Life in the Boomer Lane has always believed that it is very unfair that, the older we get, the more time seems to speed up. She has written about this phenomenon before. Now, Vox reports that Robert Southern, a researcher, has decided to get to the cause of this.
LBL needs to insert, at this point, that getting to the truth of time speeding up is akin to getting to the truth about the evnts that took place in Area 54 in Rosewell. You may believe aliens landed (or that time speeds up), but you will never be able to prove it.
Unfortunately, so Southern concluded, after a series of experiments that were so boring that LBL needed to life her spirits by taking frequent breaks to watch reruns of the Republican debates. The bottom line was that Southern was unable to prove anything. So, if the reality of time passing more quickly didn’t pan out, how about the perception of it doing so?
Everyone knows that it is way more fun to talk about the perception of things, rather than the hard facts. Our entire political system is based on this. Facts just get in the way. Politicians toss perceptions out to voters like automatic baseball or tennis ball dispensing machines. Voters can then say “I just don’t trust that guy,” even if we are unable to cite one actual thing he did to cause that distrust. So we say, “Time is moving so much faster than it used to,” with no proof, whatsoever, that this is so.
So, why, then, do we perceive that time is moving more quickly? Here are several possibilities, according to the article:
1. “Childhood is full of big, memorable moments like learning to ride a bike or making first friends. By contrast, adult life becomes ordinary and mechanized, and ambles along. ”
True dat. LBL can attest that entire decades of her life disappeared under mounds of diapers, Legos, and half-eaten peanut butter and jelly sandwiches, while she was raising her children. One poopie diaper was pretty much like any other, and one stepped-on Lego with bare feet, the same. Suddenly, her male offspring had developed hairy feet and were using them to walk out the door into their own lives. Only Daughter used her brilliant argumentative style as a four-year-old to score a law school degree and then traded dolls for actual babies.
As Vox states, “Each passing year converts some of this experience into automatic routine which we hardly notice at all, the days and weeks smooth themselves out in recollection, and the years grow hollow and collapse.” Since LBL needed a serious refrigerator break after this depressing description of her entire life, she will now move on.
2. “Each new minute represents a smaller fraction of our lives.” If you have moved beyond having to use your fingers to calculate and have nothing better to do, think about this: “One day as a 10-year-old represents about .027 percent of the kid’s life. A day for a 60-year-old? .0045 percent. The kid’s life is just… bigger.”
3. Our ability to recall events declines with age. If we can’t remember a time, it didn’t happen. LBL can personally attest to this phenomenon. She knows that whenever the topic is travel and Now Husband starts a sentence with “Remember when…” her answer will always be “No.” But now she has added, “Did I have fun?” and when NH says “Yes,” she is delighted.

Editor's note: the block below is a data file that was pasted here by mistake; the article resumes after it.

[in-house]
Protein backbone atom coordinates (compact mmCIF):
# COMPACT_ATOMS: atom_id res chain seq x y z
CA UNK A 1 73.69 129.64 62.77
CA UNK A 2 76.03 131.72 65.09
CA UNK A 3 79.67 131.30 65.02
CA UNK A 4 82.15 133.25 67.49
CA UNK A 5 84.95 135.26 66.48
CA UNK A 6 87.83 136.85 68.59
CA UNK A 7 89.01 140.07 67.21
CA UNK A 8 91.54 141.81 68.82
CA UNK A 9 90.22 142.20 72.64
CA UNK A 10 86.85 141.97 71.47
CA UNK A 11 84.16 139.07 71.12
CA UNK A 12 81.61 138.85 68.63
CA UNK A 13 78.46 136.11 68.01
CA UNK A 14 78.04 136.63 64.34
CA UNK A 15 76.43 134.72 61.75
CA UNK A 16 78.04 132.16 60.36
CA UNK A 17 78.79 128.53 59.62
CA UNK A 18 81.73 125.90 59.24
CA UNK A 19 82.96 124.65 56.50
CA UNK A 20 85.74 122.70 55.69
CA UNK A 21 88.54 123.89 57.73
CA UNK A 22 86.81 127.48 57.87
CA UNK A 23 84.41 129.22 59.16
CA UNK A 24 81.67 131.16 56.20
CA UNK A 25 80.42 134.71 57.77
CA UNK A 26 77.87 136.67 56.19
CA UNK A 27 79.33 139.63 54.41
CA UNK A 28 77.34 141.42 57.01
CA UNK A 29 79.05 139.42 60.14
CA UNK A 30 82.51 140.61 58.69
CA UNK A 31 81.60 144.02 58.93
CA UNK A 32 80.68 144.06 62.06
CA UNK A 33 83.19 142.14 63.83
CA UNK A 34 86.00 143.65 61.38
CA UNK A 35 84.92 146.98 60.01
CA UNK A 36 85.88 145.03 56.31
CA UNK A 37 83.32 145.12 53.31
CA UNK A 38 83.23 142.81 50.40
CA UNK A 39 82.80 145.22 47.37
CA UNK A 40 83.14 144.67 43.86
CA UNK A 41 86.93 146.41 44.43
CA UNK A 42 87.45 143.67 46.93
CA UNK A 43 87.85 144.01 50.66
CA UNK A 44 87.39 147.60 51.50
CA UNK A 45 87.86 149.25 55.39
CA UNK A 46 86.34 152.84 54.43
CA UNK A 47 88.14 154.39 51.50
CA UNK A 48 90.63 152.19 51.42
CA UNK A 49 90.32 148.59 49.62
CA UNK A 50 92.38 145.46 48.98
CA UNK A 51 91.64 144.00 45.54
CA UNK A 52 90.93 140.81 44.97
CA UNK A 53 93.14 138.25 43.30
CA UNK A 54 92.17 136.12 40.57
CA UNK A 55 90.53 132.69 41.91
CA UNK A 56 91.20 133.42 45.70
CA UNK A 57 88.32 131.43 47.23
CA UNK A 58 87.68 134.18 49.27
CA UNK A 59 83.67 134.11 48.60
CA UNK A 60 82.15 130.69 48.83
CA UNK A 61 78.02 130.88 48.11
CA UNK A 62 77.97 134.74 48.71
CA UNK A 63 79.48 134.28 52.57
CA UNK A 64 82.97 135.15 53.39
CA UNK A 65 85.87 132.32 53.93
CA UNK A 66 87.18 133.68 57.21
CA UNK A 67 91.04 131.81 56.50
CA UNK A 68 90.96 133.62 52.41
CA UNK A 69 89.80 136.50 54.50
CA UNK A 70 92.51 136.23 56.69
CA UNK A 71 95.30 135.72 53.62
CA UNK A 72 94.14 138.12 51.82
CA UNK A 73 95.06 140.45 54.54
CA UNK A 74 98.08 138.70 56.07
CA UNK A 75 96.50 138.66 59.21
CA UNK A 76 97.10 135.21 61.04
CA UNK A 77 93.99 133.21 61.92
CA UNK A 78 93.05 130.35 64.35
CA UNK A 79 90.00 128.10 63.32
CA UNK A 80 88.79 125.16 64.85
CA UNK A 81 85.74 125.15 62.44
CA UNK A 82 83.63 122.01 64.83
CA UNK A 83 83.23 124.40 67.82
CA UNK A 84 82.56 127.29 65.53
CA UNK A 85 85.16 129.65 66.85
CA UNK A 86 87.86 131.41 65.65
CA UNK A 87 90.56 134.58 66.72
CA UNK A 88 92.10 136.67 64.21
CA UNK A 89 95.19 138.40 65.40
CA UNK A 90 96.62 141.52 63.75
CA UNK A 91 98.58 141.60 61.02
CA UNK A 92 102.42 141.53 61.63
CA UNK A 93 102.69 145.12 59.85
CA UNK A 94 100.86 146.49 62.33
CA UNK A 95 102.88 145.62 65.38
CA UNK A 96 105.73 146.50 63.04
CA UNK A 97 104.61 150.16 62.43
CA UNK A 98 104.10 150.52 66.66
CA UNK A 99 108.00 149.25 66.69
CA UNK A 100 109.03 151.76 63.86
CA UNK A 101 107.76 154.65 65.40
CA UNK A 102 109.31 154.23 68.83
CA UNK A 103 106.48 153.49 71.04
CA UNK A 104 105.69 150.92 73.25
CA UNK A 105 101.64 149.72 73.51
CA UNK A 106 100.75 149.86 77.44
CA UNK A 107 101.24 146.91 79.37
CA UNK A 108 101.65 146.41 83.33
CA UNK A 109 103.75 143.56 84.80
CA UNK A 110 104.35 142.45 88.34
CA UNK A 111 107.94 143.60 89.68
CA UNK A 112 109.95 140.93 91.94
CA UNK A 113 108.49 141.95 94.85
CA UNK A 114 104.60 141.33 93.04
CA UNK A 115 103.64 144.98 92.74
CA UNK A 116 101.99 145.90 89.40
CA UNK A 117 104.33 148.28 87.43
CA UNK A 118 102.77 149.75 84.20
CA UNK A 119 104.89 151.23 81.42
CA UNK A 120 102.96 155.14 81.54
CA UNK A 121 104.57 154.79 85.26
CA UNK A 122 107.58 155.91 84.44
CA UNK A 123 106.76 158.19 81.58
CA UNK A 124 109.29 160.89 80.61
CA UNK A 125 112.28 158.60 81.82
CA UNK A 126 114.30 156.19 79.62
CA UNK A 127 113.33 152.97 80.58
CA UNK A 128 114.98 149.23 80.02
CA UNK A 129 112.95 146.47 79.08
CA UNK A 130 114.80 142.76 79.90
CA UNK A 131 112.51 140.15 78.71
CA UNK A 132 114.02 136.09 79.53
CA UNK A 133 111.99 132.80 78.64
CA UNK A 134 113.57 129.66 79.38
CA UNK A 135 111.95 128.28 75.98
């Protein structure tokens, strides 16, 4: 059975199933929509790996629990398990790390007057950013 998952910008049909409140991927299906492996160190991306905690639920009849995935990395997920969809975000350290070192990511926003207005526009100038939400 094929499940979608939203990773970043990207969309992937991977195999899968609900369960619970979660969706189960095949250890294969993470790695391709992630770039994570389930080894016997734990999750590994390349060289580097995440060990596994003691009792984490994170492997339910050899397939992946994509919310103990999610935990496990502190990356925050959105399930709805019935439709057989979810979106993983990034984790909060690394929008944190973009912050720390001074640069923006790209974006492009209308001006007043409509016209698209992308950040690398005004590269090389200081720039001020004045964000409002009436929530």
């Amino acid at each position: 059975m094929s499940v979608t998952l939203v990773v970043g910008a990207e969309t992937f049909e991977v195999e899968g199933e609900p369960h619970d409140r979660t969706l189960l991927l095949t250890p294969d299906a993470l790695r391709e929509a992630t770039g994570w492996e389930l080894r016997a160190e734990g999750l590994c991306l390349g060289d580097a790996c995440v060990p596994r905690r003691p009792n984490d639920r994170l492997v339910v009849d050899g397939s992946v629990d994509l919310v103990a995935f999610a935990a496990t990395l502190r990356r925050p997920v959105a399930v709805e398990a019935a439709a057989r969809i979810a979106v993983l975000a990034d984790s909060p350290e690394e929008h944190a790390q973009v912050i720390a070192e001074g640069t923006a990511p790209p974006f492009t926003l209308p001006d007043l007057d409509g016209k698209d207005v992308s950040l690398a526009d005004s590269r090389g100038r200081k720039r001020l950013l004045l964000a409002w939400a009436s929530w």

4. Time flies when we’re busy or distracted — and adults are busier than children. Vox states “… being busy can somehow trick our memory into feeling like time is going by faster. Tasks that demand considerable attentional resources are perceived as briefer than tasks that are undemanding.” It continues with “It’s also possible that as adults, we feel like we never have enough time to do things — which our brain then interprets as time speeding up. Finding that there is insufficient time to get things done may be reinterpreted as the feeling that time is passing quickly. Deadlines always come sooner than we’d like.
LBL is onboard with this one. It makes the time she spends on Lumosity and watching “General Hospital” seem mighty significant.
5. Very memorable events are farther than they appear. Psychologists call this “forward telescoping” — i.e., our tendency to underestimate how long ago very memorable events occurred. If a memory seems unclear (and as we age, most memories do), we assumed it happened longer ago. But very clear memories are assumed to be more recent.
LBL has resolved this problem. When people ask her how long ago anything happened, she automatically doubles the time. This gets her closer to the actual reality.
Vox asks, “If our memories can trick us into thinking time is moving quickly, then maybe there are ways to trick our brains into thinking that time is slowing down — such as committing to breaking routines and learning new things. You’re more likely to remember learning how to skydive than watching another hour of mindless television.”
LBL, having just come from the dentist because of a crown that popped out (Sugar Daddys should come with some kind of warning on the label), can attest that the time spent in the dentist’s chair made time stop entirely. But, even given how much she would love time to slow down, she would rather have it speed up than spend more time in the dentist’s chair. She would also like to sue the Sugar Daddy Company, but she is sure the lawsuit wouldn’t go anywhere.